Tammie Jo Shults is commercial aviation’s latest hero. So why aren’t there more pilots like her?
The Southwest Airlines captain, praised for her cool handling of an April 24 depressurization and emergency landing in Philadelphia after the Boeing 737’s engine blew apart mid-flight, is still an anomaly in the airline industry.
While women make up roughly half of cabin crew, among pilots that ratio slides to just 5.2 percent, according to the International Society of Women Airline Pilots. There’s a larger share of women in the Saudi workforce or Indian boardrooms than in the cockpits of U.S. commercial planes.
What’s most remarkable about that statistic is how persistent it’s been. Amelia Earhart, Bessie Coleman, Pancho Barnes and Jean Batten first took to the skies almost a century ago. Chief executive officers Carolyn McCall and Jayne Hrdlicka rose to the top of Easyjet and Qantas Airways’ Jetstar carrier in, respectively, 2010 and 2012 — but women still make up just 5.8 percent of Easyjet’s pilots and 5 percent at Qantas.
The reasons typically cited for this disparity don’t come close to excusing it.
Pilots certainly spend long hours away from home, but that doesn’t create the same gender imbalance among cabin crew. Training as a pilot and maintaining a commercial pilot’s license can be expensive and time-consuming, typically requiring 1,500 hours of flight time at the outset and one takeoff and landing every month after that — but long-hours cultures don’t hold women back to nearly such an extent in other careers, such as finance and politics.
Seniority among pilots also tends to correspond to hours spent in the air, so the hierarchy is likely to be dominated by older male employees long after change starts at the bottom. Still, if senior men skew hiring and promotions toward people who resemble them, that’s an issue of workplace discrimination and should be addressed as such.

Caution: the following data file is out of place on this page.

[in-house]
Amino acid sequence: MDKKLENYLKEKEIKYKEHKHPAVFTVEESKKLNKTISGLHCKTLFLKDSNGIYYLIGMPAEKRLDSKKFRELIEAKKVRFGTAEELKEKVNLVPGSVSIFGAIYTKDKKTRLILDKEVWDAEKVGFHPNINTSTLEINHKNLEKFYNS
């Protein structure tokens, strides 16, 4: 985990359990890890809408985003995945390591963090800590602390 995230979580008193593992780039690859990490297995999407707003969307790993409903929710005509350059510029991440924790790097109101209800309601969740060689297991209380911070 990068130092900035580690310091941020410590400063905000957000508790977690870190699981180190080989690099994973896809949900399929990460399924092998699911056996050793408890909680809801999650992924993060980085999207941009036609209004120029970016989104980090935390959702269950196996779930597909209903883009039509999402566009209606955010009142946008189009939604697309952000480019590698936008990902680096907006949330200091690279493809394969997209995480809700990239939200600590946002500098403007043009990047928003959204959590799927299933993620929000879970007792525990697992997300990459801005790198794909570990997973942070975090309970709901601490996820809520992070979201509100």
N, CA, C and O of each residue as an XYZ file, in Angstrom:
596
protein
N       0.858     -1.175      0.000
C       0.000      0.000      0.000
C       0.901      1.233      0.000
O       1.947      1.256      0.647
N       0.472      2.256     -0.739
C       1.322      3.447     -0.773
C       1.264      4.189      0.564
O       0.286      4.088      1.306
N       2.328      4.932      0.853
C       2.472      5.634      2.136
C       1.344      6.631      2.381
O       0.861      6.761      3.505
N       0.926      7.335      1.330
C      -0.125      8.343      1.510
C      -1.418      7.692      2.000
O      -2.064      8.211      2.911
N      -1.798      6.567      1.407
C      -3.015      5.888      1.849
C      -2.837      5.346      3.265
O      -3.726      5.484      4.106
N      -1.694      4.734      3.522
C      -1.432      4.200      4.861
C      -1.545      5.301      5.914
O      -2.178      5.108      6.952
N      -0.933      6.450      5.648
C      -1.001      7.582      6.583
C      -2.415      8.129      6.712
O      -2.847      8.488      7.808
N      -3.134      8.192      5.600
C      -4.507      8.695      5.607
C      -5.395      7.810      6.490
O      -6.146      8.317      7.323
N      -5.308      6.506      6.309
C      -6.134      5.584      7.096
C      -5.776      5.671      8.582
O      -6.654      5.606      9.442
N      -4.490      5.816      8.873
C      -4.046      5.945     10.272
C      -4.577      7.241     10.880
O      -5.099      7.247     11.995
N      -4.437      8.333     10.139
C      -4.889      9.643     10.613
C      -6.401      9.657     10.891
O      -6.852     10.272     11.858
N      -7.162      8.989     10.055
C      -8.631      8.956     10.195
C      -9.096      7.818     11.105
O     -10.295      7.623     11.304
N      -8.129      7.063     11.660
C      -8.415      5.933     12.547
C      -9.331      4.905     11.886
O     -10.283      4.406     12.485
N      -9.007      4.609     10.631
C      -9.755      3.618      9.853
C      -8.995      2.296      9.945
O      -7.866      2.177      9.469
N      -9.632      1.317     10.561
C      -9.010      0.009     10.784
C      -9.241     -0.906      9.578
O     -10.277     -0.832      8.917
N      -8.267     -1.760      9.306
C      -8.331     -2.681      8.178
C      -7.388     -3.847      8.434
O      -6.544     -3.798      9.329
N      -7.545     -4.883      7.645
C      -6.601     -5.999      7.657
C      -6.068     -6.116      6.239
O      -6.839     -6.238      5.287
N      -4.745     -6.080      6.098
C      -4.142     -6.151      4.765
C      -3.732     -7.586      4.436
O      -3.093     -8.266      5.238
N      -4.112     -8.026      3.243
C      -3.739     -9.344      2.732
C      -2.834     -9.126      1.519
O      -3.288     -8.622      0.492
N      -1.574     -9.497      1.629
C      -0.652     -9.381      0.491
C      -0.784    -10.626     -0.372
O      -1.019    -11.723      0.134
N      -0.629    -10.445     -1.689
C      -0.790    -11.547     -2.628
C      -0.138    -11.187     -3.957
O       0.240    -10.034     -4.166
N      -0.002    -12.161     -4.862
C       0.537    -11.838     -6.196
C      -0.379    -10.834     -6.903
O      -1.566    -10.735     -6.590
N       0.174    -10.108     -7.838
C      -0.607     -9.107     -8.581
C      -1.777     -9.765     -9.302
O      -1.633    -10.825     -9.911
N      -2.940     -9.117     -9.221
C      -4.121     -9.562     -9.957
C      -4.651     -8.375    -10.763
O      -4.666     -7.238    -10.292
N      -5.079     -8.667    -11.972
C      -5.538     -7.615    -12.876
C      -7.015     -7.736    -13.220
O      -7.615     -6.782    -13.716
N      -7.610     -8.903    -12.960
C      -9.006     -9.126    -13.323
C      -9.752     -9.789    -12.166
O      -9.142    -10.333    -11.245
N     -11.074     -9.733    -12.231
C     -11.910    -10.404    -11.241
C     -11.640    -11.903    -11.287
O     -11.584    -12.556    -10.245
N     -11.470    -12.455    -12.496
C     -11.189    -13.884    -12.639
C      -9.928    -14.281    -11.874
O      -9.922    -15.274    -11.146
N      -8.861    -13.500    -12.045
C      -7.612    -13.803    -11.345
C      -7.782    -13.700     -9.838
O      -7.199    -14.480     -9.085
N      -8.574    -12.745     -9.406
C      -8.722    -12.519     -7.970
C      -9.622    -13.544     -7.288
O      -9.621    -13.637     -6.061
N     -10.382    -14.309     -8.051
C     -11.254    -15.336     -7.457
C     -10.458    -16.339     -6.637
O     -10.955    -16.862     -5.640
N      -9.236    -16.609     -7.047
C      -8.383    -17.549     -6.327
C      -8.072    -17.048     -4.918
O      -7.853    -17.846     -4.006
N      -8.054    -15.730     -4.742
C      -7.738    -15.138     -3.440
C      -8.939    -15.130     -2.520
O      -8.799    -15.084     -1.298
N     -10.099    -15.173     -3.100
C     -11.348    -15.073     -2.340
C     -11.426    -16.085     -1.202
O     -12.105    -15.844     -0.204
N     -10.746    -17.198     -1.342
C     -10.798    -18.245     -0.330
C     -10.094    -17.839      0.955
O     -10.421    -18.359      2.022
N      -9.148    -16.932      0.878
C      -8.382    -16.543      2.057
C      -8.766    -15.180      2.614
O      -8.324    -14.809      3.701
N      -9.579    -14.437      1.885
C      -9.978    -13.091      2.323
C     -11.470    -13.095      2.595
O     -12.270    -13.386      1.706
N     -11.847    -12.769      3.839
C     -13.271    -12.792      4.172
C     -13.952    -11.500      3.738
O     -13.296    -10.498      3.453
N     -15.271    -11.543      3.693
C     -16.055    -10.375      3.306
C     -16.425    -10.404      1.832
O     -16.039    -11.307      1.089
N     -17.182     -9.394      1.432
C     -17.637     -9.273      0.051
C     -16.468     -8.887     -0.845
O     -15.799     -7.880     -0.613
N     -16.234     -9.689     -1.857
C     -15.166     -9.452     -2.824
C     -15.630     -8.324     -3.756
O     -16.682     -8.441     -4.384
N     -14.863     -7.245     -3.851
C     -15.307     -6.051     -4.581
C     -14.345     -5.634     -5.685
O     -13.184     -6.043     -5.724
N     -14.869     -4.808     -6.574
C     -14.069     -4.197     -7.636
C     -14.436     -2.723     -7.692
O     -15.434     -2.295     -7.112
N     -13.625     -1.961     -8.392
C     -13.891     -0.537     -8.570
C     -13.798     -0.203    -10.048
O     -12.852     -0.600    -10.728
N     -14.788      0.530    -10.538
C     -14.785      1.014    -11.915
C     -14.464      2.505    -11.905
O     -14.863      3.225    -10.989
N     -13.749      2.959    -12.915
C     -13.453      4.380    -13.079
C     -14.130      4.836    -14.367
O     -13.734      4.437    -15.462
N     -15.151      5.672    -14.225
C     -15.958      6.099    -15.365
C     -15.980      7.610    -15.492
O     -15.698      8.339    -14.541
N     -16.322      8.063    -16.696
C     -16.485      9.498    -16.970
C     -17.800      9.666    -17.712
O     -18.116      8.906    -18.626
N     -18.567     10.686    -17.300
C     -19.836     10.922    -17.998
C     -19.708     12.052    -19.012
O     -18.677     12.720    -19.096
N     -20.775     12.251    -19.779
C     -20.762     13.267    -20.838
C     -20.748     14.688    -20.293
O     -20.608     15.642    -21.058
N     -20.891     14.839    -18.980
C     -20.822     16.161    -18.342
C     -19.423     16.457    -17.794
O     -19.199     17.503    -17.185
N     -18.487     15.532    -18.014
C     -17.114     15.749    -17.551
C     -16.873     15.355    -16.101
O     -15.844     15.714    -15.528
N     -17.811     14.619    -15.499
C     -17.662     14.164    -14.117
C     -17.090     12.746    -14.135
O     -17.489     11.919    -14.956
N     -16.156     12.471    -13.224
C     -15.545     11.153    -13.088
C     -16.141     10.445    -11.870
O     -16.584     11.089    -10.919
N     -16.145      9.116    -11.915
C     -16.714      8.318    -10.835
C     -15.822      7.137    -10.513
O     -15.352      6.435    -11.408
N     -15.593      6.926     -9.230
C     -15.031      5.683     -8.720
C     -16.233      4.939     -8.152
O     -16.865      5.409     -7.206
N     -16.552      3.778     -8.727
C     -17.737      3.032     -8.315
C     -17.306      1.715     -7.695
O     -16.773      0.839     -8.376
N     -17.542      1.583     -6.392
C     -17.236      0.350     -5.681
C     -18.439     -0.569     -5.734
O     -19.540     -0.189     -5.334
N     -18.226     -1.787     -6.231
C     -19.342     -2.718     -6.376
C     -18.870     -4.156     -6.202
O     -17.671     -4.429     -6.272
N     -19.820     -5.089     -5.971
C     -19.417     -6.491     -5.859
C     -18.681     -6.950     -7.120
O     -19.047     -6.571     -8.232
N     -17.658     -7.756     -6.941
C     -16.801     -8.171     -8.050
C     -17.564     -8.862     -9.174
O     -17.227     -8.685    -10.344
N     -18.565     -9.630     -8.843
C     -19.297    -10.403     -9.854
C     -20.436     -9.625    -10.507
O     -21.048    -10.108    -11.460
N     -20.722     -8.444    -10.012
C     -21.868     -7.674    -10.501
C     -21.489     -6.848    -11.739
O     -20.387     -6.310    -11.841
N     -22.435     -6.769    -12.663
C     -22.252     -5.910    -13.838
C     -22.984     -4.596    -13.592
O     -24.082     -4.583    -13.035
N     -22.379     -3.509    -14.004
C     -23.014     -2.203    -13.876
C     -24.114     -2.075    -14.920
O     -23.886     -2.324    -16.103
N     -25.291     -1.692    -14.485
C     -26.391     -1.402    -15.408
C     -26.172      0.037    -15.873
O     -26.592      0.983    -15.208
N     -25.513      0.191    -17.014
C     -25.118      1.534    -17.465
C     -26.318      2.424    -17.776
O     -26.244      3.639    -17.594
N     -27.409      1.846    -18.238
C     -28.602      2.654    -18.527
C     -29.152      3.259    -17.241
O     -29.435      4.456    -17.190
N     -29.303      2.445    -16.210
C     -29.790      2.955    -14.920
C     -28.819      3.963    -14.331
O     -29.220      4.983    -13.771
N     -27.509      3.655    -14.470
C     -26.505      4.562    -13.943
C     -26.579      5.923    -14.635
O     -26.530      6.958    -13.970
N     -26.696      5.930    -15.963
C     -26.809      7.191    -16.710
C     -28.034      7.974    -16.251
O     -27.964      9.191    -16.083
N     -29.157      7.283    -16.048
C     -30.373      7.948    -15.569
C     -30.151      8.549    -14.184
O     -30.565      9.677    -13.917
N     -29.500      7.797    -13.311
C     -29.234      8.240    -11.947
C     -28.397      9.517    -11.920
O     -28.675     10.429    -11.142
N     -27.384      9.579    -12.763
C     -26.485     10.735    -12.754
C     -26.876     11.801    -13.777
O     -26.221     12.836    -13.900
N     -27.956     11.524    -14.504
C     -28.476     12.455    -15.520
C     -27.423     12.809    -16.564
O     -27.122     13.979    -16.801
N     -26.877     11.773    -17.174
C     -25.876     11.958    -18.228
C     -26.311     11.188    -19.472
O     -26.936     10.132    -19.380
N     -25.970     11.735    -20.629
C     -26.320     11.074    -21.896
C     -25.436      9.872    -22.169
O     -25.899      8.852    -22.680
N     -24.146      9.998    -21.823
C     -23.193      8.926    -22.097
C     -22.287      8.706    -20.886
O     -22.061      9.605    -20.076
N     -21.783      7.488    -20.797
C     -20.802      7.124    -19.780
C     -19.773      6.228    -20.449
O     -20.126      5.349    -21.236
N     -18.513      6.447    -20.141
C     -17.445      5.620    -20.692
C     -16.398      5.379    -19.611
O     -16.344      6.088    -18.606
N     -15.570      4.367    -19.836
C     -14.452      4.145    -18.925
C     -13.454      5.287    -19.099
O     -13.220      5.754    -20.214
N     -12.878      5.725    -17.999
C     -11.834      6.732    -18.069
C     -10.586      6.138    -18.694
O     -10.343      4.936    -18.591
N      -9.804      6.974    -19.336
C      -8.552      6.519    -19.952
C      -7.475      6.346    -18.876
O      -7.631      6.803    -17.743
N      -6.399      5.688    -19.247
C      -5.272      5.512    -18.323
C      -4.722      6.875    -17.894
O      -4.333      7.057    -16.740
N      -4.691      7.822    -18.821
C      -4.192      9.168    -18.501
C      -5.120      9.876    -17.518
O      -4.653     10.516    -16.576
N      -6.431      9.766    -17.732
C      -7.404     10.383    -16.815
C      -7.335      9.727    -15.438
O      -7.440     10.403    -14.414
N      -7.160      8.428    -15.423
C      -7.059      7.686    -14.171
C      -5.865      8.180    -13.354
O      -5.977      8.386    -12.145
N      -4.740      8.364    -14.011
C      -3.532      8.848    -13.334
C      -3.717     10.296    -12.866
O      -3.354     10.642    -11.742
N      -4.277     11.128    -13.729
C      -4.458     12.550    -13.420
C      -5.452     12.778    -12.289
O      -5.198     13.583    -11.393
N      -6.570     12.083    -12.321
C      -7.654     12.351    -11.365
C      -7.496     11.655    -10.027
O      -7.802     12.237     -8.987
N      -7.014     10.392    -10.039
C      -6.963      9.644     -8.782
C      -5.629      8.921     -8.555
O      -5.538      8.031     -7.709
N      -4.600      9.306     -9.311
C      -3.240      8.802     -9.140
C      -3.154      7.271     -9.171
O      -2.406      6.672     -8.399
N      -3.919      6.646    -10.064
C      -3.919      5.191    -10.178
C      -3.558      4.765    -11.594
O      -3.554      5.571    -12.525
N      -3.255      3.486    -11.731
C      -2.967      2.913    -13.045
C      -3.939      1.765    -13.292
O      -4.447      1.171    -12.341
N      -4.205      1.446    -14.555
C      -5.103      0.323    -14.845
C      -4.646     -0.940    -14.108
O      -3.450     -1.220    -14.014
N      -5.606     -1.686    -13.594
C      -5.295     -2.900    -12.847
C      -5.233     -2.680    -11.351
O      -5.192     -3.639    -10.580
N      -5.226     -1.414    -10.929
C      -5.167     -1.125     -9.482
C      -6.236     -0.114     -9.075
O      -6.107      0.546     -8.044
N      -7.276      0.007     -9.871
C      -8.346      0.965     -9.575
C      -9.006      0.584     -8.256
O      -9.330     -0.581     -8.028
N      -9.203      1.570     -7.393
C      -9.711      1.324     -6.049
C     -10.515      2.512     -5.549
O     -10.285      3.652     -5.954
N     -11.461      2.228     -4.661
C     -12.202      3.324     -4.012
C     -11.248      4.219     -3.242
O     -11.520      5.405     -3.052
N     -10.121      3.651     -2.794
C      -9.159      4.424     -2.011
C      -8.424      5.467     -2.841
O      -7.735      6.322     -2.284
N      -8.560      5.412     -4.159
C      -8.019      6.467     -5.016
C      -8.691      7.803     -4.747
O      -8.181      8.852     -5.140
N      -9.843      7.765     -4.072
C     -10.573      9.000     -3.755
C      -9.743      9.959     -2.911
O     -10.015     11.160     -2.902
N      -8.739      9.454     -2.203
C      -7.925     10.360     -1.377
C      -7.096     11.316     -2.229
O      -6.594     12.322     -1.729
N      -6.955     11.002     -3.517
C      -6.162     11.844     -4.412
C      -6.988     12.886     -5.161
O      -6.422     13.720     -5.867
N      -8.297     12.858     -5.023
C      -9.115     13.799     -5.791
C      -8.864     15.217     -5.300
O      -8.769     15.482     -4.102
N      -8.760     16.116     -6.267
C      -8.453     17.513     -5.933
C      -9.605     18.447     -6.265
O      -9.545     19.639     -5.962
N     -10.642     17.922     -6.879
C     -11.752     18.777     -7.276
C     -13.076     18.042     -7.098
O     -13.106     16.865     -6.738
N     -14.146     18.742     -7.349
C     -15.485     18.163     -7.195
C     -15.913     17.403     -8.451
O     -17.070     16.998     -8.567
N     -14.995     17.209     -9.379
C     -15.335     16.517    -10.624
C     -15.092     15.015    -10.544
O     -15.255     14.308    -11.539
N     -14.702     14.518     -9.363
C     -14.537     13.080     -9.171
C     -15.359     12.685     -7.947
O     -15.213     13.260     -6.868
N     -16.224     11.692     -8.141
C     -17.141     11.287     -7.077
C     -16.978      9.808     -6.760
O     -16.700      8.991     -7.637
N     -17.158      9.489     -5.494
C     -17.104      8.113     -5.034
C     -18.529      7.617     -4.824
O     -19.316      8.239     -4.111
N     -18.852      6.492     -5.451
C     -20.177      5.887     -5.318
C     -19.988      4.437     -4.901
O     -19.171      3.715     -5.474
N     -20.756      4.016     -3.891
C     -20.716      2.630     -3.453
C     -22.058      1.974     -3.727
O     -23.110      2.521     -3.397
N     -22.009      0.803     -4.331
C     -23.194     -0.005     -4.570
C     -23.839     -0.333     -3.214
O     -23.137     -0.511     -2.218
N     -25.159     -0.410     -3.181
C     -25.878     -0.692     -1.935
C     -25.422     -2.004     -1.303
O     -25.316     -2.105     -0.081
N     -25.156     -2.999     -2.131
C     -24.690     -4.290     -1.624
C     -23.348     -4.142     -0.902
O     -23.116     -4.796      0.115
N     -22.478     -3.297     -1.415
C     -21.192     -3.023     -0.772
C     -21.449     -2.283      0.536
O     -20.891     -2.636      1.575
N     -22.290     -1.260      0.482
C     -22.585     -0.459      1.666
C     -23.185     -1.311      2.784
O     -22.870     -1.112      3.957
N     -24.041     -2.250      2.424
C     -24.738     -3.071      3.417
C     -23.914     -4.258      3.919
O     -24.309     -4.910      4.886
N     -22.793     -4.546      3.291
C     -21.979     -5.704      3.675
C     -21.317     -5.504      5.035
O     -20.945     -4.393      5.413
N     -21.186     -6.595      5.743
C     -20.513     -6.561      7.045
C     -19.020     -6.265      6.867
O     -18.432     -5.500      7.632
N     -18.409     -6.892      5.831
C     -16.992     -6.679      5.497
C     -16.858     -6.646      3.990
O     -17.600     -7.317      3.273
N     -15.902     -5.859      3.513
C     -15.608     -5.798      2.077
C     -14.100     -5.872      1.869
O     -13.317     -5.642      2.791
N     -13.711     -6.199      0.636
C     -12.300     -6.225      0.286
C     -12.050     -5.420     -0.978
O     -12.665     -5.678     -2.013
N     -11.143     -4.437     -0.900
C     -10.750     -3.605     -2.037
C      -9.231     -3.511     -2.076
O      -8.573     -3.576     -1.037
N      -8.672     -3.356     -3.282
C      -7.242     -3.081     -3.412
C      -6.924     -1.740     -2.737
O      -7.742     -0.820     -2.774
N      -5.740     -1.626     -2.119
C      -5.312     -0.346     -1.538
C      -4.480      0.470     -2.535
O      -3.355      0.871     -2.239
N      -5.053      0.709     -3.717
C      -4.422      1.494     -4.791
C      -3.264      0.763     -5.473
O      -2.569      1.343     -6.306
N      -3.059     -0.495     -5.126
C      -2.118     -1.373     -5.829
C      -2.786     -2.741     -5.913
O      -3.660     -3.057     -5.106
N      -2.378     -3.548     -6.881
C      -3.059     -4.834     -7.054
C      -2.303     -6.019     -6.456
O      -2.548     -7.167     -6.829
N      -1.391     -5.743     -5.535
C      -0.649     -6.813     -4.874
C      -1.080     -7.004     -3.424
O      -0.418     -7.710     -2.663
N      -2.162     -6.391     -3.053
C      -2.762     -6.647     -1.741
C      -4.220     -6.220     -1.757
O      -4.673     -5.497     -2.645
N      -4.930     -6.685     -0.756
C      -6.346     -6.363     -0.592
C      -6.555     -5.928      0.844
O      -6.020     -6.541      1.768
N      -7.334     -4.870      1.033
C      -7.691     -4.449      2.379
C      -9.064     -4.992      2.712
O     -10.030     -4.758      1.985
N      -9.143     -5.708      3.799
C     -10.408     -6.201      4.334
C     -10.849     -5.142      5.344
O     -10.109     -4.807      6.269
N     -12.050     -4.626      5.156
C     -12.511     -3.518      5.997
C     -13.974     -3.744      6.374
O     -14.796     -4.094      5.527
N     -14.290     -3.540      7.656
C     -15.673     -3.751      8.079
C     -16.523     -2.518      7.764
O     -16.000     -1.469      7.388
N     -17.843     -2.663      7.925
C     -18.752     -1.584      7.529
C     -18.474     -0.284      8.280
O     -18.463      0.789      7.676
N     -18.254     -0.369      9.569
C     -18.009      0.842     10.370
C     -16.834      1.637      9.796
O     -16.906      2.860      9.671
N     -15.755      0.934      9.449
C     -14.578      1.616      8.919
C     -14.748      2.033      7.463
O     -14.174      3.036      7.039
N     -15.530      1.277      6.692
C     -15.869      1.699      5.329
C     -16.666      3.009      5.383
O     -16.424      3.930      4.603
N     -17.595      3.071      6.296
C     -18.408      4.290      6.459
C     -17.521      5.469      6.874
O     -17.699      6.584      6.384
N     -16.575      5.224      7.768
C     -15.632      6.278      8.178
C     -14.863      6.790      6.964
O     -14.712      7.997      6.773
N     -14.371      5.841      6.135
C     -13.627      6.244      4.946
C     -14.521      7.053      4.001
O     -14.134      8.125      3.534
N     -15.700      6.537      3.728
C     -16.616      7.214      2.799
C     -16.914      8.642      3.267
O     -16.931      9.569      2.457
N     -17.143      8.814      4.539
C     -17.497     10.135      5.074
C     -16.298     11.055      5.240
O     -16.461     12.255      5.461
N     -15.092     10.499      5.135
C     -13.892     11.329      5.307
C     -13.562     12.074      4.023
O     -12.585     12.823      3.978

In an industry where Cathay Pacific Airways ditched a skirts-only rule for women flight attendants just last month and Singapore Airlines is still touting the “Mad Men”-esque charms of the “Singapore Girl,” it’s probably not all that surprising antediluvian attitudes persist.
As recently as 2010, Women in Aviation International’s Australian president, Tammy Augostin, recalls an instructor commenting that “If women were meant to fly airplanes, the skies would be pink.” She said, “Younger people are certainly very supportive, but there is still that older mindset there.”
Now is as good an opportunity as there’s been in years for change. With air travel booming and 637,000 more pilots needed over the next two decades, airlines already have a massive recruitment task ahead. Adding quotas and funding to encourage more women to join flight schools — as Qantas is doing with a commitment to double intake over the coming decade — should be seen as part and parcel of that process.
Airlines also need to do far more to improve their family policies, which typically reflect the priorities of the male-dominated unions who negotiate them and which in some countries lack even basic provision for paid parental leave.
This isn’t just about altruism and fairness. The skill of flying a modern commercial plane is in large part a matter of good decision-making under stress. Multiple studies over the years have shown women tend to take fewer risks than men, a quality that we would all like to see in our pilots.
There are sound self-interested reasons for carriers to redress the imbalance in the cockpit.
David Fickling is a Bloomberg Gadfly columnist covering commodities, as well as industrial and consumer companies. He wrote this for Bloomberg View.